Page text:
How do we make climate change feel relevant?

by DearTomorrow co-founder Jill Kubit

With all of the buzz about the New York Magazine’s Doomsday article this week, we thought it would be worth sharing my talk about the DearTomorrow project and the importance of reframing climate change from a place of love. This script is from my talk at the “What Drives Us” event at TED Headquarters on October 5, 2016.

Full script:

Scientists tell us that we have a massive problem — — global climate change. Many say it is the biggest challenge that we currently face, some even say it could be the biggest challenge ever faced by human civilization. And yet, we are not really addressing it.

We know the reasons … fossil fuels, deforestation. We know the results … rising sea levels, mass migration, food and water shortages. We know the science — we have already passed 400 parts per million concentration of CO2 and one degree Celsius of warming — Now tell me: Have your eyes glazed over yet?

I’ve spent the last 10 years working to get people to engage with climate change. When I started, I assumed that if people just understood the scientific facts about climate change, if they knew what I knew, what I just briefly explained to you, they would demand action.

It turns out that talking about the science, by itself, doesn’t work for most people. It doesn’t fit with our own experiences, our day-to-day view of the world. Even though we have started to see images of rising seas and more extreme weather, most of us have not seen our comfortable lives disrupted. Therefore, we don’t see combating climate change as a top priority, compared to good jobs, good schools or other seemingly more immediate challenges.

To most of us, climate change still feels like something that is happening somewhere else or at some other time far in the future. There are also some people who see the problem as so massive, that they jump straight to hopelessness. There is nothing we can do, I can’t make a difference.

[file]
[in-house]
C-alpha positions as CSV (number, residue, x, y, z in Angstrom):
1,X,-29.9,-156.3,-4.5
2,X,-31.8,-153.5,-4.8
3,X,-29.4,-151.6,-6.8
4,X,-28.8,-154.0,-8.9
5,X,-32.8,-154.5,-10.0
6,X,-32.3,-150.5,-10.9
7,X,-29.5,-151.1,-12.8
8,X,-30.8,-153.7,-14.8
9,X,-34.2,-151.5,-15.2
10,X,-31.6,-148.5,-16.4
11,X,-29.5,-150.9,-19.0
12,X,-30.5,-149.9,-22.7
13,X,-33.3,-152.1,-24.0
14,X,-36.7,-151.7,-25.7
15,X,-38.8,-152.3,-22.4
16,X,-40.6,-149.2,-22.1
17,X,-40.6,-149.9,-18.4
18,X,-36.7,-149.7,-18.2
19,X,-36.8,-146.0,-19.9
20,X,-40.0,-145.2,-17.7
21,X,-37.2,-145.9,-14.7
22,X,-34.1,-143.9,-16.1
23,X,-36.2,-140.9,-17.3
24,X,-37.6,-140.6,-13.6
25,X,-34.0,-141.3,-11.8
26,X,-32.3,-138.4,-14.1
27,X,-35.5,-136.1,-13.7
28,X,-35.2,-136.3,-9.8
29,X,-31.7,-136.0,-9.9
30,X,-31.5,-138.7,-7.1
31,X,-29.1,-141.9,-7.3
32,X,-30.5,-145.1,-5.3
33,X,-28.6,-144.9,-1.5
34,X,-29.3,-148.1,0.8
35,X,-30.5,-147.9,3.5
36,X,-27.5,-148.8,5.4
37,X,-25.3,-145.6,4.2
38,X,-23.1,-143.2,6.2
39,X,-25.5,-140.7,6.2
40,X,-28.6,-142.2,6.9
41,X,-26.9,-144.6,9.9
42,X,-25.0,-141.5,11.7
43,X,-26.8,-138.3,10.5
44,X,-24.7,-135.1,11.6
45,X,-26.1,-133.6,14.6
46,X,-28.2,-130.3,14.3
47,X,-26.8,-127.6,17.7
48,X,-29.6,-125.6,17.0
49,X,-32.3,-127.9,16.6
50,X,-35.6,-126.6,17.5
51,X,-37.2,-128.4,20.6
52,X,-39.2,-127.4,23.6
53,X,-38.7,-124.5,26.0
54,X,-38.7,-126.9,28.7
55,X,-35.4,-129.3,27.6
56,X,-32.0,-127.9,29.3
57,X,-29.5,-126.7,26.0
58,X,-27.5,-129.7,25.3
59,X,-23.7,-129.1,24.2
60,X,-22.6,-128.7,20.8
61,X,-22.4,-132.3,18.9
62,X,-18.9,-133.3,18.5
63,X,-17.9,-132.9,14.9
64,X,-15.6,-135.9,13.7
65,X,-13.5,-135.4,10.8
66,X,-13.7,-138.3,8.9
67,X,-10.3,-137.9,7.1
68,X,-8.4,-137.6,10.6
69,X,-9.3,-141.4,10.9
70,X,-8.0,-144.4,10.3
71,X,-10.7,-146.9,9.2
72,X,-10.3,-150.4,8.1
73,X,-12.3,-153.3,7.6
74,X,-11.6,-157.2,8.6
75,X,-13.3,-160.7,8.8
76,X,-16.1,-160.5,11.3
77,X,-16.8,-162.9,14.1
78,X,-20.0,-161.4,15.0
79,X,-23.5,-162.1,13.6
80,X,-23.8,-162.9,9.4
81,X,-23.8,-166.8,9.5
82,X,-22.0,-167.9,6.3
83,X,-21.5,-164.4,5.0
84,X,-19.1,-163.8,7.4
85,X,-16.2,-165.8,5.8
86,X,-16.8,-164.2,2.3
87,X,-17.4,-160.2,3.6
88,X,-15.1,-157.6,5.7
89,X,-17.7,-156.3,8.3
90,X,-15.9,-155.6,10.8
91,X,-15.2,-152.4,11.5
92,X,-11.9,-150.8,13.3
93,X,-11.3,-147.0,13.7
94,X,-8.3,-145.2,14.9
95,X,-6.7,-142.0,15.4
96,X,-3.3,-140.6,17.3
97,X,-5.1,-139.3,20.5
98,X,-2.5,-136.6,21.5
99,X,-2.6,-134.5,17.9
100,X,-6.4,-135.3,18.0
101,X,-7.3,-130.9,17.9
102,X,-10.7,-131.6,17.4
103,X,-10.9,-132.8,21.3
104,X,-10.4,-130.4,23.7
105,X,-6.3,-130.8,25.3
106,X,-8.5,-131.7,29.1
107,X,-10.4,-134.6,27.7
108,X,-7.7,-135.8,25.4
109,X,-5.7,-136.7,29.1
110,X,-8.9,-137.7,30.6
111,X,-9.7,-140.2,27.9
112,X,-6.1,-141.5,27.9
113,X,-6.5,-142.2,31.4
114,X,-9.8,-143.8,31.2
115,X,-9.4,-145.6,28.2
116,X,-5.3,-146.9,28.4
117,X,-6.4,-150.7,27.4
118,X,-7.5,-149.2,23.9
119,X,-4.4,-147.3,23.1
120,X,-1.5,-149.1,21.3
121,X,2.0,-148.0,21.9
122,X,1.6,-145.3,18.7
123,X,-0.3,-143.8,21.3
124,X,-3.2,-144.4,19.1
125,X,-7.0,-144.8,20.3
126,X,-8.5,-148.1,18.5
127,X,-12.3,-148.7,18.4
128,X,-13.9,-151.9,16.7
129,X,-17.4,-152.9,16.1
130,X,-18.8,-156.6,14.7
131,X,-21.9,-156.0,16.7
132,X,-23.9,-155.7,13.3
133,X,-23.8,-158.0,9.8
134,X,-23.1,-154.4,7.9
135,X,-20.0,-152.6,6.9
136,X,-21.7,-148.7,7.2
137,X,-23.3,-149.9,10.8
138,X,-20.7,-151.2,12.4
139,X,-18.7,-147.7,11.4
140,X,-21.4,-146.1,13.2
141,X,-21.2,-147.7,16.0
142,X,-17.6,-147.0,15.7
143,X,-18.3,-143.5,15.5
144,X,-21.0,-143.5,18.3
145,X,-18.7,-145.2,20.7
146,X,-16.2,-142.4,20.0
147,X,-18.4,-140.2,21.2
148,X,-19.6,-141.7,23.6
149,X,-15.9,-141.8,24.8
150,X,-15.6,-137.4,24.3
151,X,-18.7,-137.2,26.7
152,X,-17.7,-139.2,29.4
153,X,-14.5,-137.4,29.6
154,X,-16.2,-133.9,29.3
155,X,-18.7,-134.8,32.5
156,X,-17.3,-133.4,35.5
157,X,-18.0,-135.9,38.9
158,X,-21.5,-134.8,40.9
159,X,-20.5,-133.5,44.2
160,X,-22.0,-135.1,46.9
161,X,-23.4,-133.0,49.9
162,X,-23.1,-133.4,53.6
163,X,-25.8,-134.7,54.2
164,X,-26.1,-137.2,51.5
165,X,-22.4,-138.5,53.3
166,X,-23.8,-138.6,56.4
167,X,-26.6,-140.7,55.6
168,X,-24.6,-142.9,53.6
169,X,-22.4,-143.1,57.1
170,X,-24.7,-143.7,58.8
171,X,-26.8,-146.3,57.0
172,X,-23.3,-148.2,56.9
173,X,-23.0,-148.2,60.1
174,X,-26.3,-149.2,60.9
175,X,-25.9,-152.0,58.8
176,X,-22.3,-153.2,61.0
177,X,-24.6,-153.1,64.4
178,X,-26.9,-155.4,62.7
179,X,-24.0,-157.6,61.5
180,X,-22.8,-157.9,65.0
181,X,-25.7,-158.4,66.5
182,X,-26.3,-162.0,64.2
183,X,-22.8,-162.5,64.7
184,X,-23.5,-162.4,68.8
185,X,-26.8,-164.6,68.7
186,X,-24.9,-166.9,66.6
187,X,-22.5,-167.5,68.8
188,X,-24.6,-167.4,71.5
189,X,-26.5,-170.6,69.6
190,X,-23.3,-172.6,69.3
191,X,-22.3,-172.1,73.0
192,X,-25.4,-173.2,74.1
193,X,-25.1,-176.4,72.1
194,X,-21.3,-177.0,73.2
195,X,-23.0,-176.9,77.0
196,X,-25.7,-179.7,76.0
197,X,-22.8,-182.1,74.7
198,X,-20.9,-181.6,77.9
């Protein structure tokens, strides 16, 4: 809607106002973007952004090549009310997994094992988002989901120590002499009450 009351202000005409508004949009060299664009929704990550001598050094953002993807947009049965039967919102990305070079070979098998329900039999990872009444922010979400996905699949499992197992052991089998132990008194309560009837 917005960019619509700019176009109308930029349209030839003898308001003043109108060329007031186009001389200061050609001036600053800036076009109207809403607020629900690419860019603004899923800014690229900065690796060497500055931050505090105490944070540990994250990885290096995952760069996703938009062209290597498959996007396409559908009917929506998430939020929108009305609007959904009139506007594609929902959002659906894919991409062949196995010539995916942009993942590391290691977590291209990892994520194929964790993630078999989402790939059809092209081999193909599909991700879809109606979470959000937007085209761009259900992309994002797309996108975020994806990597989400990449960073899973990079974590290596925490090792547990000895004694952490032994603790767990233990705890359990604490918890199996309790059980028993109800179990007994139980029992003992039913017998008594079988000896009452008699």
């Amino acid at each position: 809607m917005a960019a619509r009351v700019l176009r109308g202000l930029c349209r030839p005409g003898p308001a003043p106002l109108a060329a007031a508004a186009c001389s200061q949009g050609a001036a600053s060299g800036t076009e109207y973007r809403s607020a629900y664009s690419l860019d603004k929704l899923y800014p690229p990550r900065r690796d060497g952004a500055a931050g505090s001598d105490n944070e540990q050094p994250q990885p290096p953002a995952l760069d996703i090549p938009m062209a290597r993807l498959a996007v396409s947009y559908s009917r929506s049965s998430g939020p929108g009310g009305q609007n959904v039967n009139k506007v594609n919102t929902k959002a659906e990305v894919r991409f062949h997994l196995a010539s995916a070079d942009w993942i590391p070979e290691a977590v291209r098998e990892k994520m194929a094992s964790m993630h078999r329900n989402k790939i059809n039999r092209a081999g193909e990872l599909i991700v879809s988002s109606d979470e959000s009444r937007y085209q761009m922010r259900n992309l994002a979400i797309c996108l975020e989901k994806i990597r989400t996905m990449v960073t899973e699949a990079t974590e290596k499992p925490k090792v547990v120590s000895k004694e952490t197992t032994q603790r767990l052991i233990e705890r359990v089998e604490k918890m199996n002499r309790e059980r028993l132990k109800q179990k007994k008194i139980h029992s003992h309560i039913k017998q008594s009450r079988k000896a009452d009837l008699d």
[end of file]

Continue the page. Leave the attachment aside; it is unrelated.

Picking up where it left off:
Well, I tried several different ways of how to best to talk about this massive problem. I have spent time thinking about it from a jobs angle, the economic benefits and health benefits. But these are rational arguments, just like those scientific facts. There is something important missing in the way we talk about climate change: feeling.

So, how do we make climate change feel relevant? How do we take an issue that seems so distant or so overwhelming and make it feel more immediate and accessible? How do we talk about it in a way that people can connect?

Here’s an idea: let’s talk about climate change from a place of love.

What do I mean? I mean that, even for me, an activist, climate change became more personal and immediate when I became a mom. Along with changing my life in pretty much every single way, having a child helped me to think about climate change through a different lens.

Before I was a mom, I would hear policymakers, scientists, and activists talk about goals to reduce greenhouse gas emission or increase renewable energy by 2020, 2030 or 2050. Even to me, those times always seemed arbitrary and far off.

But now I see these as the times that my son Gabriel will be in the first grade, graduating from high school, and about the age that I am now. None of it seems so very far away. I can imagine his life unfolding during this period of time when we need to make this massive transformation of our world or endure catastrophic climate change.

When Gabriel was 18 months old I met another mother, Trisha Shrum. She had just written a letter about climate change to her daughter, Eleanor, to open when she was grown. This became the first letter written in a project she and I co-founded called DearTomorrow.